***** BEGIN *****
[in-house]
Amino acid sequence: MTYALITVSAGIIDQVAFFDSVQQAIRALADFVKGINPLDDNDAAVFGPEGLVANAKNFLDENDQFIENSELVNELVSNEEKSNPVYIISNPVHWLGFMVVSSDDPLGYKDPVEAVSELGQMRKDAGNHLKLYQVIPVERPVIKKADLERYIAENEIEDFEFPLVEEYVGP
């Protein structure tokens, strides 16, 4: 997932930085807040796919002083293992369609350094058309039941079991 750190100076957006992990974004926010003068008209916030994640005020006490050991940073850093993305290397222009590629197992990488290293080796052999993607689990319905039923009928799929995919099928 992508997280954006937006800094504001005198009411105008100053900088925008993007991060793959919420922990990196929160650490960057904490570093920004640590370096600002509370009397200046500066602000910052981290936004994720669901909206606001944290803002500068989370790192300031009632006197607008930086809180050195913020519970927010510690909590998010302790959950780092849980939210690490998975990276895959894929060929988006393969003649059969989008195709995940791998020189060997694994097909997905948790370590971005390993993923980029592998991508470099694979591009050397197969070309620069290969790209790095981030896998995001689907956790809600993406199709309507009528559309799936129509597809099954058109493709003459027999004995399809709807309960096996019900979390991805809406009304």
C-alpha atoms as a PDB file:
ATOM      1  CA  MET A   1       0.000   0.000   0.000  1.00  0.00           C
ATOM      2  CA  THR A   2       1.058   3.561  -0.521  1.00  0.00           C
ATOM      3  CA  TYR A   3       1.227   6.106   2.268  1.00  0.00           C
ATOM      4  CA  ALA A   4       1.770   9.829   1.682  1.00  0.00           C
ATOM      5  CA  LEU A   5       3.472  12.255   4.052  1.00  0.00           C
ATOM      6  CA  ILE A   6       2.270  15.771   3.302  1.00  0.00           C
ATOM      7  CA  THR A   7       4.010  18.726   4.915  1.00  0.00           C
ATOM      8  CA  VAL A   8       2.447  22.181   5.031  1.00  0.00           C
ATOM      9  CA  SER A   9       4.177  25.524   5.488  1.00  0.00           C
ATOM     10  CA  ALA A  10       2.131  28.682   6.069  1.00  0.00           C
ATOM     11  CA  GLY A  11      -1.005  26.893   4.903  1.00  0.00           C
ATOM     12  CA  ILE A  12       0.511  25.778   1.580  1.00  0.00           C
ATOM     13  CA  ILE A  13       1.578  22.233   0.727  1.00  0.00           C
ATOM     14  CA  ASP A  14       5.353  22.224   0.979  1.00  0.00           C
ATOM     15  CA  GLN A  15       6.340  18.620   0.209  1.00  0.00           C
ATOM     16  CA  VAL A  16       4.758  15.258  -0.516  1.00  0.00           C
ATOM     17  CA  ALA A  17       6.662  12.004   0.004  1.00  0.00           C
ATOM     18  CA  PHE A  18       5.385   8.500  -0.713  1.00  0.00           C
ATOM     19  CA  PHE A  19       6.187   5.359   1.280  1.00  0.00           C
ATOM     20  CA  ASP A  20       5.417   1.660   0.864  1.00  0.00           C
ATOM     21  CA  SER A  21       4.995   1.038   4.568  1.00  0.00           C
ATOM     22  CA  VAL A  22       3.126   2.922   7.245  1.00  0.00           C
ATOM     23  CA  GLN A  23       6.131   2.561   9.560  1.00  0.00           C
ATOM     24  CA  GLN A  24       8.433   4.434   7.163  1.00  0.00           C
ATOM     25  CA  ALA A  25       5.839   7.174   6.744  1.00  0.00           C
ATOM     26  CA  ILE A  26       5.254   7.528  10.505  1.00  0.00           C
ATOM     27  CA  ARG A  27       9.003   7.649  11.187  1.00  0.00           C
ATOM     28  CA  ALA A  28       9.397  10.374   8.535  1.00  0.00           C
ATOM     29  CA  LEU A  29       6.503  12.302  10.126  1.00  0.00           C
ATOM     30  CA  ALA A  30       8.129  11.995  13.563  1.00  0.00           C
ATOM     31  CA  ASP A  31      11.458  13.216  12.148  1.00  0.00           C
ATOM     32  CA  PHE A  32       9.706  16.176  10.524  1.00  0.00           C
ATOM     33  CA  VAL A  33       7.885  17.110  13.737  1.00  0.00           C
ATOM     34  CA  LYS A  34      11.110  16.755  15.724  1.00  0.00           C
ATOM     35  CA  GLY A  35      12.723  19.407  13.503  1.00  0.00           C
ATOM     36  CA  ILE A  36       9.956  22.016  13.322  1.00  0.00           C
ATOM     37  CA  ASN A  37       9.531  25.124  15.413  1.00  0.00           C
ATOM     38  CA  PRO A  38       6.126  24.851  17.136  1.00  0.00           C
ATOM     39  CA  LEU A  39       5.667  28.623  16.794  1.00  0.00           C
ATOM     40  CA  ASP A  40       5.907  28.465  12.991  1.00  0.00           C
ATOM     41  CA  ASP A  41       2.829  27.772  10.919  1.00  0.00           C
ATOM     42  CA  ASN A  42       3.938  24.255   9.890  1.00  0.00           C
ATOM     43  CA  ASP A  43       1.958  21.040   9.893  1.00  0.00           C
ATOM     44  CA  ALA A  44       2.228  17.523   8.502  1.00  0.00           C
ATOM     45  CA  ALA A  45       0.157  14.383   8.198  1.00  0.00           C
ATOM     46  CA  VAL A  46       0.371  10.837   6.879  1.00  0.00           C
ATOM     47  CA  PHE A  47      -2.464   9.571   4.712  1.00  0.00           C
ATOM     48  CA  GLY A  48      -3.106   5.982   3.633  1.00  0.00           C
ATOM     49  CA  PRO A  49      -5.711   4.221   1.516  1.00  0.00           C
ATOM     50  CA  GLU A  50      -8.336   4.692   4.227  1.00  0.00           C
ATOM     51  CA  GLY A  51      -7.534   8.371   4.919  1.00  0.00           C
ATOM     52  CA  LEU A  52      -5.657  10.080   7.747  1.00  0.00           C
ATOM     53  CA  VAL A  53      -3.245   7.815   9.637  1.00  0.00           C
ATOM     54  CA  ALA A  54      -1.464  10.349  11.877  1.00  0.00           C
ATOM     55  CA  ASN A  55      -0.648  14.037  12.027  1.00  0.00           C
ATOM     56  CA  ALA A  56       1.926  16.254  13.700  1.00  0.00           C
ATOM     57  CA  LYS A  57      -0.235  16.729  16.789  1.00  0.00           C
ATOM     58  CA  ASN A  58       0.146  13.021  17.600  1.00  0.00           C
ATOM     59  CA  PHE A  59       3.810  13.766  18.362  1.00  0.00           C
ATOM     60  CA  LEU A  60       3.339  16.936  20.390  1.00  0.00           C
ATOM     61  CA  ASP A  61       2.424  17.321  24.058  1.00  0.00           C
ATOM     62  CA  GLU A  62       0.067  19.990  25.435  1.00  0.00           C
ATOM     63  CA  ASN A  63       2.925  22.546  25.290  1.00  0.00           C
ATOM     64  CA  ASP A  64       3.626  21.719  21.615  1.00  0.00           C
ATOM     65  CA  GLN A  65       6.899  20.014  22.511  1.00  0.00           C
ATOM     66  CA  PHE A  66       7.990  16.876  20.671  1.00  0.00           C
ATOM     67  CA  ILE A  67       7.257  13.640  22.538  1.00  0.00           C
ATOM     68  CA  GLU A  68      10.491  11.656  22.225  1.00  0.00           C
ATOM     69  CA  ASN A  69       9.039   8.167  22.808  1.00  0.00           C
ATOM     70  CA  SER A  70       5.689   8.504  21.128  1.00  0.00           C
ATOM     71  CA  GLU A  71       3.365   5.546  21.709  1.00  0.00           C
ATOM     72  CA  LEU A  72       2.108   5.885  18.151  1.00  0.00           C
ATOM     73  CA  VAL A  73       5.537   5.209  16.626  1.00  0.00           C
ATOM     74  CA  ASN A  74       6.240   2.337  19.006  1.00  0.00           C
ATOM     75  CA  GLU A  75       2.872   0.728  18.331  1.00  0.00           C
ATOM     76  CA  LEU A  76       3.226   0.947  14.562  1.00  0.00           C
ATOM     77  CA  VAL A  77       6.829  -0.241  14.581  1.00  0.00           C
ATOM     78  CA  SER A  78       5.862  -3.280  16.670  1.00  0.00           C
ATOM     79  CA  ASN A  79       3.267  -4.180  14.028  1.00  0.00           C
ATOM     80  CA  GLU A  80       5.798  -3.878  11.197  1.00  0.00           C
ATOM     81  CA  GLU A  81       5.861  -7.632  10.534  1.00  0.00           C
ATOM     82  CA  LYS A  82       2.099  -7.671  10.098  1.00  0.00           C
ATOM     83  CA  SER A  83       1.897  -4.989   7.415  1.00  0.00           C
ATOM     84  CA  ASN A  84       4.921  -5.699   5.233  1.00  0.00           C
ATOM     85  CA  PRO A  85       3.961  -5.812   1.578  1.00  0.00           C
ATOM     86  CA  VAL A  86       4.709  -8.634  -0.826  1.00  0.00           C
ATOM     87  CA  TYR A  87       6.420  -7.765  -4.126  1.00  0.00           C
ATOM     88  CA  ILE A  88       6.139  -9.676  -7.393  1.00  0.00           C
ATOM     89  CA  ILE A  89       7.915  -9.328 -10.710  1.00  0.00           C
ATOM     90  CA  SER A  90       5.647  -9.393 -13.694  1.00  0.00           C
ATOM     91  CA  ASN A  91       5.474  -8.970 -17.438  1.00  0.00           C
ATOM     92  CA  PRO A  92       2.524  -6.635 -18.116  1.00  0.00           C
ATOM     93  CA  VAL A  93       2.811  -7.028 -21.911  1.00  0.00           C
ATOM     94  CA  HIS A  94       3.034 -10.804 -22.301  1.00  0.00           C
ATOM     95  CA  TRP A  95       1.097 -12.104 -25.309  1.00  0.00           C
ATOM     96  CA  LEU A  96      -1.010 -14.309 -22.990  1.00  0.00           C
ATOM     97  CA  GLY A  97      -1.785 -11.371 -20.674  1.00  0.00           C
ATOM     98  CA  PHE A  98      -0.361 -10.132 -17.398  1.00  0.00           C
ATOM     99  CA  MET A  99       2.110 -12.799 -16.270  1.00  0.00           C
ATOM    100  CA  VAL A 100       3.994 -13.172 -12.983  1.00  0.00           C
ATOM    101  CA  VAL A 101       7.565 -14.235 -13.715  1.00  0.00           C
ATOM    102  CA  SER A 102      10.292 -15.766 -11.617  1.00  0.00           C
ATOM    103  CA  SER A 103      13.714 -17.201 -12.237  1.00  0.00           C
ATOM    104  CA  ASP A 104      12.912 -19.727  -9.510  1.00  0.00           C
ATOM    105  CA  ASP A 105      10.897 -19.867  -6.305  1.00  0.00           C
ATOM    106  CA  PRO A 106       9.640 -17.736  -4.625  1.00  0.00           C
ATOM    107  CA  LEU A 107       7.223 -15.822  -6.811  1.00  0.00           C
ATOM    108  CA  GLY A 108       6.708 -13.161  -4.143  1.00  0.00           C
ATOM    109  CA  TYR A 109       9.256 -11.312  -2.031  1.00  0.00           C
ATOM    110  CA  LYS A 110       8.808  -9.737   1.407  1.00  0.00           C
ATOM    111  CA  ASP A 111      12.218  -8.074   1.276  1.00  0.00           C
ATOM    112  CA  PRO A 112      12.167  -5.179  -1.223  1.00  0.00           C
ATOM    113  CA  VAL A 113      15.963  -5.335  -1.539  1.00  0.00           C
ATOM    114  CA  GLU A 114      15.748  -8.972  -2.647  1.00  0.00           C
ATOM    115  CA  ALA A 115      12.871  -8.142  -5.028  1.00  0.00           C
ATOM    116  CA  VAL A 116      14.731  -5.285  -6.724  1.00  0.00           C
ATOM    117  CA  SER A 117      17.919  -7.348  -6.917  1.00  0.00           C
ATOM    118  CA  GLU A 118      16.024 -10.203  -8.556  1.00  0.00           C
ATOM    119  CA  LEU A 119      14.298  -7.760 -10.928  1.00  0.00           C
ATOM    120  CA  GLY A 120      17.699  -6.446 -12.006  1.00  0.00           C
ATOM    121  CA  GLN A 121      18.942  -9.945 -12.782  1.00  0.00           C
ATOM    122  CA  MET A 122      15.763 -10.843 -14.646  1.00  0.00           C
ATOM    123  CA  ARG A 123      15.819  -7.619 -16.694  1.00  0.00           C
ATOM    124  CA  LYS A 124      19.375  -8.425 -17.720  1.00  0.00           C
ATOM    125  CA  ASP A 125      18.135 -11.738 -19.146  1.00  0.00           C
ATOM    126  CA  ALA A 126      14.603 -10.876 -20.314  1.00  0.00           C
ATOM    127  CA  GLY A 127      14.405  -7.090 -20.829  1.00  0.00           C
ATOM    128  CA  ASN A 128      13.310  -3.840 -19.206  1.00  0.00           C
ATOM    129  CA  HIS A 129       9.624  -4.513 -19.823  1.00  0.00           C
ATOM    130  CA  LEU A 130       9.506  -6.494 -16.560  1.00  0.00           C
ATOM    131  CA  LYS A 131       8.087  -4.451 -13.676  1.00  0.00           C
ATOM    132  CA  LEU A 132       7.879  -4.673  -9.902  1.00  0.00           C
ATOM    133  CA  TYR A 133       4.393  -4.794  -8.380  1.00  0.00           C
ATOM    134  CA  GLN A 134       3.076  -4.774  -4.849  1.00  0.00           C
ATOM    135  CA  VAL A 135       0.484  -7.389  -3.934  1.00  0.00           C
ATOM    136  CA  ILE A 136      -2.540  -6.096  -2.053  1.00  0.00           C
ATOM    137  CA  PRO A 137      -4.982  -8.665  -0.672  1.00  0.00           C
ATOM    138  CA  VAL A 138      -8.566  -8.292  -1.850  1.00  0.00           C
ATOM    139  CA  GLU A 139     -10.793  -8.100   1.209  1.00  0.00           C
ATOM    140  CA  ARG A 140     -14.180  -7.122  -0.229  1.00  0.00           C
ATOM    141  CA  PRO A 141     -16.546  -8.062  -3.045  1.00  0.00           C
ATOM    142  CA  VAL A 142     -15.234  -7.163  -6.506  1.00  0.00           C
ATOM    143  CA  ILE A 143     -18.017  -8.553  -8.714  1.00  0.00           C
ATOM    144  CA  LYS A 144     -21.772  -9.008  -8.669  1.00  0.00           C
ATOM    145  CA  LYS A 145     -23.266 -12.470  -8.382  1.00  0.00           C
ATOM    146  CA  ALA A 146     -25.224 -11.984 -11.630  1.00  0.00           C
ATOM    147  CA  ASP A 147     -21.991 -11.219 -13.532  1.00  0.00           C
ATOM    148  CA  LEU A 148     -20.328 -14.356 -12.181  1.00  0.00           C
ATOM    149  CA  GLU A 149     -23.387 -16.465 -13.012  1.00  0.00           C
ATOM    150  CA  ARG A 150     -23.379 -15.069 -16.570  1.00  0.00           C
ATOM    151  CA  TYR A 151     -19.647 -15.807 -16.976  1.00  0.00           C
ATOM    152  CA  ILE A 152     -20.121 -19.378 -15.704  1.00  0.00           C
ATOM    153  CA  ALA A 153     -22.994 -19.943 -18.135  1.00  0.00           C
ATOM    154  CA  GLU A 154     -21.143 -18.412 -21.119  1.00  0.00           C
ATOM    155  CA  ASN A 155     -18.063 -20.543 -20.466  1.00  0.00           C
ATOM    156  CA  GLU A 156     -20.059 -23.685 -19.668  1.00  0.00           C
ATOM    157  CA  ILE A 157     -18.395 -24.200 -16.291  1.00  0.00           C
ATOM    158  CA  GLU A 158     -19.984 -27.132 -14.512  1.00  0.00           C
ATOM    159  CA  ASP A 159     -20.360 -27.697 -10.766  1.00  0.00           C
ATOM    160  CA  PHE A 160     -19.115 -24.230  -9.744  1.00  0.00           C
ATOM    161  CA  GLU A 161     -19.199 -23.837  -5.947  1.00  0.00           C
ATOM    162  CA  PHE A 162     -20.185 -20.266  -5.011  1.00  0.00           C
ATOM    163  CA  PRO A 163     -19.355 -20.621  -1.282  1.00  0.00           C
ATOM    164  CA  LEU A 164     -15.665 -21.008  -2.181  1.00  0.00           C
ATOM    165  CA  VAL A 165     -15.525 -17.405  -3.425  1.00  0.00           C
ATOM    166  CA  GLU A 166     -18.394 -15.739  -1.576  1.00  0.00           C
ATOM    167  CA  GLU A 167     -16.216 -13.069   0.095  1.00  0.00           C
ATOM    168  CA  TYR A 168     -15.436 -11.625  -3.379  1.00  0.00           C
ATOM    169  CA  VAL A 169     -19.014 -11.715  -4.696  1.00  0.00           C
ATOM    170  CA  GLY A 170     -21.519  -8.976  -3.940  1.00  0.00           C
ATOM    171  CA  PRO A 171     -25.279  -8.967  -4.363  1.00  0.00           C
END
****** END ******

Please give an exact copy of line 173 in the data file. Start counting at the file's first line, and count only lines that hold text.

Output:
ATOM    169  CA  VAL A 169     -19.014 -11.715  -4.696  1.00  0.00           C